The IG also found there was not enough evidence to prove that the Army reassigned Charles Smith, the former chief of the Field Support Contracting Division for the then-Army Field Support Command, because he supported the 15 percent hold.

Smith told a congressional panel in 2008 that he was verbally attacked by then-Brig. Gen. Jerome Johnson, the head of the Army Sustainment Command who later relieved Smith of his duties, at KBR’s offices in June 2004. Smith said he was then told to draft a letter to KBR that would not implement the 15 percent hold.

But the IG said it appeared that the Army wanted to go in a new direction with the LOGCAP contract and that the 15 percent withholding dispute likely was not a primary factor in his reassignment.

February 24, 2010 - Posted by | KBR | , , , ,

1 Comment »

  1. As one of the Army contracting officials who broke contracting rules on this issue, I would like to make one comment here.

    The first general officer mentioned was MG Wade H. McManus Jr., with whom I had the pleasure of working for three years. If MG McManus broke any contracting rules, it was based upon staff work I conducted and advice which I gave him. I advised him that the actions he took were within the authority of a contracting officer and the Head of a Contracting Activity; he had every reason to rely on that advice.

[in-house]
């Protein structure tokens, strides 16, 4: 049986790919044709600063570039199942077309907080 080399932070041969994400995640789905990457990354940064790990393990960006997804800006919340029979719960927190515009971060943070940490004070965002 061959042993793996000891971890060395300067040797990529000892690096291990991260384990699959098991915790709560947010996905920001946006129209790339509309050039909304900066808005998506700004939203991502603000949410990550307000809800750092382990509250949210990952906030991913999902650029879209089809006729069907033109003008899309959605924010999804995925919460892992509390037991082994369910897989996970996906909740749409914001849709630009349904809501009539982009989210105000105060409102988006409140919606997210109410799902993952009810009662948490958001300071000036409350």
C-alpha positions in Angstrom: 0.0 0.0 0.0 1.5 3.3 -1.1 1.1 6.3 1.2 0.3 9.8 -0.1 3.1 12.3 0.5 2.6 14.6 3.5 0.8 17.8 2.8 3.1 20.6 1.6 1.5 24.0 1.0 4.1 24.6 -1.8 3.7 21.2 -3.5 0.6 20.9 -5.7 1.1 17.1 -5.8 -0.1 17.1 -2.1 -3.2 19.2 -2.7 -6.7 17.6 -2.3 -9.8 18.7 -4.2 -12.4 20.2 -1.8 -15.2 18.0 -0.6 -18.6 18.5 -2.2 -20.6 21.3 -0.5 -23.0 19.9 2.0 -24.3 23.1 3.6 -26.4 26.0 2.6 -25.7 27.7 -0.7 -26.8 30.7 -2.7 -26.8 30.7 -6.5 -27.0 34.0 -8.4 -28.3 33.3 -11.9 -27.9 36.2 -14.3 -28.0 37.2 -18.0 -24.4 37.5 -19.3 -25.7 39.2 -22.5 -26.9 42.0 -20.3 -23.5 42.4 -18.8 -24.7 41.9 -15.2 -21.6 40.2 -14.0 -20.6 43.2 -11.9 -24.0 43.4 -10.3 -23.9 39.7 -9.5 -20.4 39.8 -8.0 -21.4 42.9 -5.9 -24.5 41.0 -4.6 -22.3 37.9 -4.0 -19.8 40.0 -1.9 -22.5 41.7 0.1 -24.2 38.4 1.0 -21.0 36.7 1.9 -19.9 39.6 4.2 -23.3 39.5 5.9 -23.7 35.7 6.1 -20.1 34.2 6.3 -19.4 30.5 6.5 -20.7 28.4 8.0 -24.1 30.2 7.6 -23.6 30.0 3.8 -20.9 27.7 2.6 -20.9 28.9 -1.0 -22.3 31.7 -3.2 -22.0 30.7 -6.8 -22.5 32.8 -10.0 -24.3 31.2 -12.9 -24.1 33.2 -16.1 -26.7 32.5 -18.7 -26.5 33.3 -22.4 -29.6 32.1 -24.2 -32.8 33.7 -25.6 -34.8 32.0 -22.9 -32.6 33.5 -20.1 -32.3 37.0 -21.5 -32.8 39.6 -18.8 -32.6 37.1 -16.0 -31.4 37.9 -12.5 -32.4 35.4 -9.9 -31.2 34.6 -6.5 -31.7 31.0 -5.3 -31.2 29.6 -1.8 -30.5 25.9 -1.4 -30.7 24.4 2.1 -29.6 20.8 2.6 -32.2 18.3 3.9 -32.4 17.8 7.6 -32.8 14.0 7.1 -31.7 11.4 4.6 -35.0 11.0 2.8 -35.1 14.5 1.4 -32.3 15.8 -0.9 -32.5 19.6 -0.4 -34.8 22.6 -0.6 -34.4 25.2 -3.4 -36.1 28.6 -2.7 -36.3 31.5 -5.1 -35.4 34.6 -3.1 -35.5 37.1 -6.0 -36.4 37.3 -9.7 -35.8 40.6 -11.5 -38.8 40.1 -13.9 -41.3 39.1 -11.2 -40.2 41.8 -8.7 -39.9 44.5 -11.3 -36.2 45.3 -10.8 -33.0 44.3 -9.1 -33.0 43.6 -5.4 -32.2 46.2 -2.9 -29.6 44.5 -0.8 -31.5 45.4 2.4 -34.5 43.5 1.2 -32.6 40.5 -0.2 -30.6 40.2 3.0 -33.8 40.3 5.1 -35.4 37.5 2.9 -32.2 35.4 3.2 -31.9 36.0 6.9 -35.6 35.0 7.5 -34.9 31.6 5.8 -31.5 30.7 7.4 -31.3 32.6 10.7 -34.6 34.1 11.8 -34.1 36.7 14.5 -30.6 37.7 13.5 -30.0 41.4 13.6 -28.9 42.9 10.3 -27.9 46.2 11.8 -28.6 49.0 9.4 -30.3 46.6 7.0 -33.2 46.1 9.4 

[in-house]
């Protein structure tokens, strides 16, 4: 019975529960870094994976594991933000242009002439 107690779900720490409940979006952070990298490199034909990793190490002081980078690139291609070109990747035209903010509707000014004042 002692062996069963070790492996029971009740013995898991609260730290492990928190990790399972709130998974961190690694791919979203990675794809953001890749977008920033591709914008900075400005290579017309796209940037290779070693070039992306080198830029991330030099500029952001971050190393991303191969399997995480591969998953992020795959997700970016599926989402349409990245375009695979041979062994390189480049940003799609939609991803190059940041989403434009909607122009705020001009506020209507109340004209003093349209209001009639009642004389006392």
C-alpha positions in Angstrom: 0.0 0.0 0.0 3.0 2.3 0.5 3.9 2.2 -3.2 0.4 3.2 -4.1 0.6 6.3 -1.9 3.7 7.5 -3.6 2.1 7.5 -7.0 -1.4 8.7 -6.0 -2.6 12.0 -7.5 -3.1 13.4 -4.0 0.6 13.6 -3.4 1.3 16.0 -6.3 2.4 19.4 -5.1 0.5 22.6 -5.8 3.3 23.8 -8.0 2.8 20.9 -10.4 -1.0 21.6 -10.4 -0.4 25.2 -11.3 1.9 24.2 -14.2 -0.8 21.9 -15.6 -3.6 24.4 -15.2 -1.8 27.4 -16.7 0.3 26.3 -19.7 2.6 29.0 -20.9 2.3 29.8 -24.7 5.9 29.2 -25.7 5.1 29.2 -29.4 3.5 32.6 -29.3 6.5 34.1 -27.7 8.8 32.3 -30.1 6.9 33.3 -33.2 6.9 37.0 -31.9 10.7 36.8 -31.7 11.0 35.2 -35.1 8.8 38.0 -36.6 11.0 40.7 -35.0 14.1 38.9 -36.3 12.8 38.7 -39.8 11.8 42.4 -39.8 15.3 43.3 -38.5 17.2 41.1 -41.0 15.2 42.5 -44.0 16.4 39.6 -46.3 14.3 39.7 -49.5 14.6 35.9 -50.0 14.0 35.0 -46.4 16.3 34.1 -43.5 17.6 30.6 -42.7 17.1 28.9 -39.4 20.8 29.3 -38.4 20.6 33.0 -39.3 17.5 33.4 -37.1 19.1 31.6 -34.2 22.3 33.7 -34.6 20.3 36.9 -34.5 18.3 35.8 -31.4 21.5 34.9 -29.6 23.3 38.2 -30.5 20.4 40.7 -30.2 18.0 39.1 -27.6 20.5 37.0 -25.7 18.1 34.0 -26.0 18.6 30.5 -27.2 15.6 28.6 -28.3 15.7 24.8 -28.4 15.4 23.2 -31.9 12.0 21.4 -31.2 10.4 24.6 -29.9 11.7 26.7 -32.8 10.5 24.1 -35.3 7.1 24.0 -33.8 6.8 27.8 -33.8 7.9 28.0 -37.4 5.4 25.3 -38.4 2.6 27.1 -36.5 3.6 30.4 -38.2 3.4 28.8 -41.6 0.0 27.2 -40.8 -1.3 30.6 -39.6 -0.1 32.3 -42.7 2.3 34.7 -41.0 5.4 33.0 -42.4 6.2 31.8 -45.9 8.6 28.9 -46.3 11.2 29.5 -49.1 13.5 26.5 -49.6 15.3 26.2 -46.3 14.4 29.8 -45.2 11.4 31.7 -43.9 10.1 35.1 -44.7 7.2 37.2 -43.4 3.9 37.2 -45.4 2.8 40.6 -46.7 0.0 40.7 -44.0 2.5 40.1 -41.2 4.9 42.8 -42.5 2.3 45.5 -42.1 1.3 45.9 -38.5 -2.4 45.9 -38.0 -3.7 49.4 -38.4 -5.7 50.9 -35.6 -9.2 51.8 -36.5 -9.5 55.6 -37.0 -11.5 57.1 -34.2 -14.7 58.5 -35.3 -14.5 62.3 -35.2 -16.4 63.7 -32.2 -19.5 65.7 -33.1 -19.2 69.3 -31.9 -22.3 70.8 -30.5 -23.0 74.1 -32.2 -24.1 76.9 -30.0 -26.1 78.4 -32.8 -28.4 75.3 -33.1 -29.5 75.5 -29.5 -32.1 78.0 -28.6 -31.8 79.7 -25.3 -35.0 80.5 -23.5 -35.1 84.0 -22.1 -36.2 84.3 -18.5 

Certainly his only motivation was to provide the best support to soldiers currently in the field under combat conditions. MG McManus understood his mission to use the LOGCAP contract to provide that support. He worked very hard to hold the contractor to the terms of the contract while providing that support.

    MG McManus never provided favorable treatment to KBR. His concerns were mission and troops. After he retired, (and I was removed from the job I held) that Army position changed and the Army did provide unwarranted favorable treatment to KBR. That, however, is a much broader issue.

    Comment by Charles M. Smith | February 24, 2010 | Reply